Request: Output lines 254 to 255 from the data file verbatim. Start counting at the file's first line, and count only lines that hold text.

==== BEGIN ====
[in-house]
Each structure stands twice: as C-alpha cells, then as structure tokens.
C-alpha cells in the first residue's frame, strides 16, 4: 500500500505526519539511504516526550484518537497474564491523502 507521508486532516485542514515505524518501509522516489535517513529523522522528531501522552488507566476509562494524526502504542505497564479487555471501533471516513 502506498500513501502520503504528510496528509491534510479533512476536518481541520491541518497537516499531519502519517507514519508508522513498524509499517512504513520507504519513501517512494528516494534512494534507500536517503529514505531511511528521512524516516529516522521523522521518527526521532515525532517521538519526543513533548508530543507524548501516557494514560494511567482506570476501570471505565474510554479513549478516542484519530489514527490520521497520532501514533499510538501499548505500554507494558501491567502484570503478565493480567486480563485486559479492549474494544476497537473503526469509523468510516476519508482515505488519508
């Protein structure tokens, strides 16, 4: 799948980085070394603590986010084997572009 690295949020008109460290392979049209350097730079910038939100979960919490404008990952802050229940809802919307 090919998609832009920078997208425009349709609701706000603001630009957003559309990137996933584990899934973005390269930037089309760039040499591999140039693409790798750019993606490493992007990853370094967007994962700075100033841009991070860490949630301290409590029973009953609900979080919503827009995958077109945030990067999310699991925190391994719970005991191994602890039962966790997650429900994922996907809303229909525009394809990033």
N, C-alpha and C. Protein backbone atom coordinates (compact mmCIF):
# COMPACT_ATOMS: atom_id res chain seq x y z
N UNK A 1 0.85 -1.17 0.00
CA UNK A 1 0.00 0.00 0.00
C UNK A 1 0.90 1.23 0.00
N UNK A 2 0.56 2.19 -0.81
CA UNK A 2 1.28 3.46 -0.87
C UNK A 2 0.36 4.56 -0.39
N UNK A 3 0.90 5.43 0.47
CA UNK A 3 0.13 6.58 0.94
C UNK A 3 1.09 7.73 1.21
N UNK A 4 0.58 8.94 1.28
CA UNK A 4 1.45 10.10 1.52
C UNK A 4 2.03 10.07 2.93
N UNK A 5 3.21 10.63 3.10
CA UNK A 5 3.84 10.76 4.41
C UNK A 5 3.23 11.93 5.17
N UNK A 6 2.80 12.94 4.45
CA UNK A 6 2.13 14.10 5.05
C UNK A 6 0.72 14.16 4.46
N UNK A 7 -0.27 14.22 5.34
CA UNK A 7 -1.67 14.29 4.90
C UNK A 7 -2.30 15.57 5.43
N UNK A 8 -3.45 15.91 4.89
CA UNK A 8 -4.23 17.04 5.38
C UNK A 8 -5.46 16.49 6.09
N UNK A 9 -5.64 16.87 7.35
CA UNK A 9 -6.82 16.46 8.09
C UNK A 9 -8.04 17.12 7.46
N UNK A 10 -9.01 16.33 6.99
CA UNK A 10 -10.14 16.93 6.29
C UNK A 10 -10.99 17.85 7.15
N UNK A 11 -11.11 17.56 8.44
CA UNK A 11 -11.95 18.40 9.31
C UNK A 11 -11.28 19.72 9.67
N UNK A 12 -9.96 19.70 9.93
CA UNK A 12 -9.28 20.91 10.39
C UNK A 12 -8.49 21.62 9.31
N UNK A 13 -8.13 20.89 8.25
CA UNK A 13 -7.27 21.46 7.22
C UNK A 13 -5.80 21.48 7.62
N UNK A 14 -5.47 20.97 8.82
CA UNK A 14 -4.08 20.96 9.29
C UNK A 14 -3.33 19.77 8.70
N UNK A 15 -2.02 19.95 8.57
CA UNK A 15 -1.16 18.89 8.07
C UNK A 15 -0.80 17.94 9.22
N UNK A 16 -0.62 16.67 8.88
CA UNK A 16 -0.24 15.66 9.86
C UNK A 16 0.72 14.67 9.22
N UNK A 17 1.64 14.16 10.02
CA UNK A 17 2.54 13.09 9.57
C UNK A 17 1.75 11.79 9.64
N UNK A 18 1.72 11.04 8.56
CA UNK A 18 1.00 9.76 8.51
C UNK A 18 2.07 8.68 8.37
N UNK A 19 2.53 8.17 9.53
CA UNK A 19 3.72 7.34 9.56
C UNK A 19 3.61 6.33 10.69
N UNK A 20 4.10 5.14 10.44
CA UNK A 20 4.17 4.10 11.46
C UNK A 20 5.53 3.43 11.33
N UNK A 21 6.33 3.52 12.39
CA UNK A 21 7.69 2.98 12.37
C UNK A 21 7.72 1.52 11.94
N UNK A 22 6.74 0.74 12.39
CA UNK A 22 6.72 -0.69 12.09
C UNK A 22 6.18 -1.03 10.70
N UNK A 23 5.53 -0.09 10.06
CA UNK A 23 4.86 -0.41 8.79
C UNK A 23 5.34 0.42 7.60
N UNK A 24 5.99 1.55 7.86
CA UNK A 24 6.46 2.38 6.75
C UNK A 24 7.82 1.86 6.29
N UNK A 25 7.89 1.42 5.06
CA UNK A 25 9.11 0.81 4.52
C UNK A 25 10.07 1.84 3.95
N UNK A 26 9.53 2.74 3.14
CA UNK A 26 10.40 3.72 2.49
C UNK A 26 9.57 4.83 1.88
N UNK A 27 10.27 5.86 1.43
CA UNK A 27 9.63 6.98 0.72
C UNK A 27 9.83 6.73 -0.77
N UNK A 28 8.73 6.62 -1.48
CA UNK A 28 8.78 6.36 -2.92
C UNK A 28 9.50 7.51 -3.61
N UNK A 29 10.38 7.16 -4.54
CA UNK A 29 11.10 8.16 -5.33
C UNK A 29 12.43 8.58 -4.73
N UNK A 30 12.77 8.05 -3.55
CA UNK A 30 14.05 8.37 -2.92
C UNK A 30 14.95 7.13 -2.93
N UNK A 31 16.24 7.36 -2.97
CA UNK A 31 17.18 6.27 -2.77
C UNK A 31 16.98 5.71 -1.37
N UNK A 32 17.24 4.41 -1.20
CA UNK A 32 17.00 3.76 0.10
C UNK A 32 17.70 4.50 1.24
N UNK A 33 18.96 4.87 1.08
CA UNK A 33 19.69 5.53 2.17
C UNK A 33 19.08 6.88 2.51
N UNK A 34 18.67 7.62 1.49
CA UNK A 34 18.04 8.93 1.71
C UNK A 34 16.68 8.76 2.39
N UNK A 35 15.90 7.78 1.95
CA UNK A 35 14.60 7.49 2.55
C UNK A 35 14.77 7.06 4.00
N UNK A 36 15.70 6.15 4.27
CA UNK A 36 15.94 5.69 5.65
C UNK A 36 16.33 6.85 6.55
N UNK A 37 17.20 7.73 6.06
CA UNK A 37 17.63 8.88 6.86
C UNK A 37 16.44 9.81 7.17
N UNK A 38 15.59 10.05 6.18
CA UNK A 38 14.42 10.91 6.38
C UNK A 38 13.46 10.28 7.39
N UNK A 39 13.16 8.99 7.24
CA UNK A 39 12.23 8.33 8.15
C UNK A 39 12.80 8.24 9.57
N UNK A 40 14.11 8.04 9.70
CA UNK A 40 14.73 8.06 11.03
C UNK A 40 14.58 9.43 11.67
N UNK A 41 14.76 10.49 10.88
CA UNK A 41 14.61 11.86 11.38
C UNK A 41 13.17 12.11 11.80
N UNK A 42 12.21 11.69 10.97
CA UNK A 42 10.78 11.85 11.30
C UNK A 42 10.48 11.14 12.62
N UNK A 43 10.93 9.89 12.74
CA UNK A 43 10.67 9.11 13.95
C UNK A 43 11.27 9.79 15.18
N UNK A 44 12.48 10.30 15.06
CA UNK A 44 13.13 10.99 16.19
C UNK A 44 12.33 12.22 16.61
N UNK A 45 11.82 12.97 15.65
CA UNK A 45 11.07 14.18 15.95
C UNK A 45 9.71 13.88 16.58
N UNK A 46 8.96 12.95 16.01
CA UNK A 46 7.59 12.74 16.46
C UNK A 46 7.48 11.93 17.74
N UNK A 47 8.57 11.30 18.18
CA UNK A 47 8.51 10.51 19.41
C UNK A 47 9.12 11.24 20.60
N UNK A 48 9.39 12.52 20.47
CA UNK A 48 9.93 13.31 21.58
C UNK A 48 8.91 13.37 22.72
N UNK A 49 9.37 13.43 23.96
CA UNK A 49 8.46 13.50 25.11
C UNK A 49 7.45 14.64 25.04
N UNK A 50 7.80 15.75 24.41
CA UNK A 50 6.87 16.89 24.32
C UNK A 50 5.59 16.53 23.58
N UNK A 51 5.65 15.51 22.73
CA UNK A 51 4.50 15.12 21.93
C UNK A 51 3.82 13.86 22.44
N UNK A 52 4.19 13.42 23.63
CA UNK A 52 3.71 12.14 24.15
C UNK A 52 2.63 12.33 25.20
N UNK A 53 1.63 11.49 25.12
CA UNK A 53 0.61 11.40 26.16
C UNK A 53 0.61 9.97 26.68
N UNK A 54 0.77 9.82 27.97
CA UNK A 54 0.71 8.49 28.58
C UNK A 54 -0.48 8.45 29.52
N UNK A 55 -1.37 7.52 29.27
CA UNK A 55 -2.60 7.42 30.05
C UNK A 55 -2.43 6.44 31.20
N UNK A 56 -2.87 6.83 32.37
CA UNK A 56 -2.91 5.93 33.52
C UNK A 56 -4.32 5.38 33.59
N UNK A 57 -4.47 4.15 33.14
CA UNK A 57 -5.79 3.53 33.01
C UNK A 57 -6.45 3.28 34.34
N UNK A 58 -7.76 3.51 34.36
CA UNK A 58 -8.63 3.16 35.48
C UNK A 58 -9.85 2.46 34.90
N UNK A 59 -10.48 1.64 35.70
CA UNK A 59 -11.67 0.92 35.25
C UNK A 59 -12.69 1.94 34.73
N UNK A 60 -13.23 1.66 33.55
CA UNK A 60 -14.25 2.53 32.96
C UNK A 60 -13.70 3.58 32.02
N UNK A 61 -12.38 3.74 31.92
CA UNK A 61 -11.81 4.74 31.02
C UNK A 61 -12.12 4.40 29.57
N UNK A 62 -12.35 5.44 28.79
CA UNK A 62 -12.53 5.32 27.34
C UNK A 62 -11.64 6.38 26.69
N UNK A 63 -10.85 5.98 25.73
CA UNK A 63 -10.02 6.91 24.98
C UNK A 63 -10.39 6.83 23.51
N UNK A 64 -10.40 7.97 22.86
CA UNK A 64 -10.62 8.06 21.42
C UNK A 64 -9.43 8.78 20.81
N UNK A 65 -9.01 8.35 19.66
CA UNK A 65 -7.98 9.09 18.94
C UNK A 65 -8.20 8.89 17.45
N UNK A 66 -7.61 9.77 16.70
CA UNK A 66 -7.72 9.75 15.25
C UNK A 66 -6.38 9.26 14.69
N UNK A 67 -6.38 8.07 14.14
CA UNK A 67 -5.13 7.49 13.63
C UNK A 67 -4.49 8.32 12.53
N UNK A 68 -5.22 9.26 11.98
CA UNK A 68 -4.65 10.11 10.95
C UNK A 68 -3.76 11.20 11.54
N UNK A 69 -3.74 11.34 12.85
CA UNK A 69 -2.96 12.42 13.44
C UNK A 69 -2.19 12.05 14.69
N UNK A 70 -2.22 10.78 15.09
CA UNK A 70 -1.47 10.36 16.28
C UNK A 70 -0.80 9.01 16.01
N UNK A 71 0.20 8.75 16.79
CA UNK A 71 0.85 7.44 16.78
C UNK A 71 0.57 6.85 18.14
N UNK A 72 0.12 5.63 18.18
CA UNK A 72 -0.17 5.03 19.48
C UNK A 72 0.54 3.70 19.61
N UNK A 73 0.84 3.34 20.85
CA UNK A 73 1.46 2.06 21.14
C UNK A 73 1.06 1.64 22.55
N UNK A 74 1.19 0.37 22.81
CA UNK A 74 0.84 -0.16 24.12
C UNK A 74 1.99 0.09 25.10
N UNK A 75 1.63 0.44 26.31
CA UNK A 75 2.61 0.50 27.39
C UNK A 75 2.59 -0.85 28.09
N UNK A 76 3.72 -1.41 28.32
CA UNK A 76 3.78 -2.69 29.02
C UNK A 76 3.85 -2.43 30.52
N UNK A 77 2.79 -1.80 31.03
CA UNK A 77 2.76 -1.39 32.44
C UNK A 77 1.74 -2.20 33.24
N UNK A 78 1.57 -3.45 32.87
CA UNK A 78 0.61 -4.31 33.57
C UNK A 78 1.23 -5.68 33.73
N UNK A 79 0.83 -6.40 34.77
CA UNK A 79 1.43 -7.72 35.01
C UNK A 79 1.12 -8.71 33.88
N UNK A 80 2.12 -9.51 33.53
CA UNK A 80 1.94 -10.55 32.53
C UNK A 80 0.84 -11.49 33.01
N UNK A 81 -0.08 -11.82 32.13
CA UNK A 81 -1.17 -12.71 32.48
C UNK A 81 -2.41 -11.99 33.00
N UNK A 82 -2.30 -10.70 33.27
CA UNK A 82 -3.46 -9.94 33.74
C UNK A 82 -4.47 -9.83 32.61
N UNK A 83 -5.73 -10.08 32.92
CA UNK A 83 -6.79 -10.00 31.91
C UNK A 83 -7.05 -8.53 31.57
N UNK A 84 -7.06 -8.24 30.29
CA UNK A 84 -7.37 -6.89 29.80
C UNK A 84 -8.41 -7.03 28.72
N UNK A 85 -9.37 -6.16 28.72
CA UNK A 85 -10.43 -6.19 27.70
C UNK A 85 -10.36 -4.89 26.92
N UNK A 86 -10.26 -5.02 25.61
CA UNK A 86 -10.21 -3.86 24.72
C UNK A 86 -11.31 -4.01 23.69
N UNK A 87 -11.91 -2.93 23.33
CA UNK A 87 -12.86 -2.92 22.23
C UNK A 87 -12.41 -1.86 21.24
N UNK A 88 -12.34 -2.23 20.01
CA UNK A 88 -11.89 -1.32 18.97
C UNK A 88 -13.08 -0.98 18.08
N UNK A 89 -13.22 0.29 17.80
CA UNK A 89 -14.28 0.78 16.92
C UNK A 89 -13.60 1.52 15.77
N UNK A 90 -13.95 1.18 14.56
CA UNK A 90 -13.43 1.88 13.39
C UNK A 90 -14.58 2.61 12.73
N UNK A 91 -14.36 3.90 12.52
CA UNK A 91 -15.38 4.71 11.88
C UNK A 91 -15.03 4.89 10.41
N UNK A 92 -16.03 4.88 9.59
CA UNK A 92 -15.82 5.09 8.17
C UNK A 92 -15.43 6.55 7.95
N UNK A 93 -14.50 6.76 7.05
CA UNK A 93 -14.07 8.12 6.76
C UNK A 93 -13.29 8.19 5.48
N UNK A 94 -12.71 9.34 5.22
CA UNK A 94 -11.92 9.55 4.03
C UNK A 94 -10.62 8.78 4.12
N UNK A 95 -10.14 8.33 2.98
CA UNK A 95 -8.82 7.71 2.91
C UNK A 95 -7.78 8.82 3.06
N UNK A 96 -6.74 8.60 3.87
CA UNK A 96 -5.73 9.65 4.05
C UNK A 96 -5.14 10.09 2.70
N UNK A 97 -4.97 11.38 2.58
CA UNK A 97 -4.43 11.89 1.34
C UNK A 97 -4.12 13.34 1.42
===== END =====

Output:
CA UNK A 83 -6.79 -10.00 31.91
C UNK A 83 -7.05 -8.53 31.57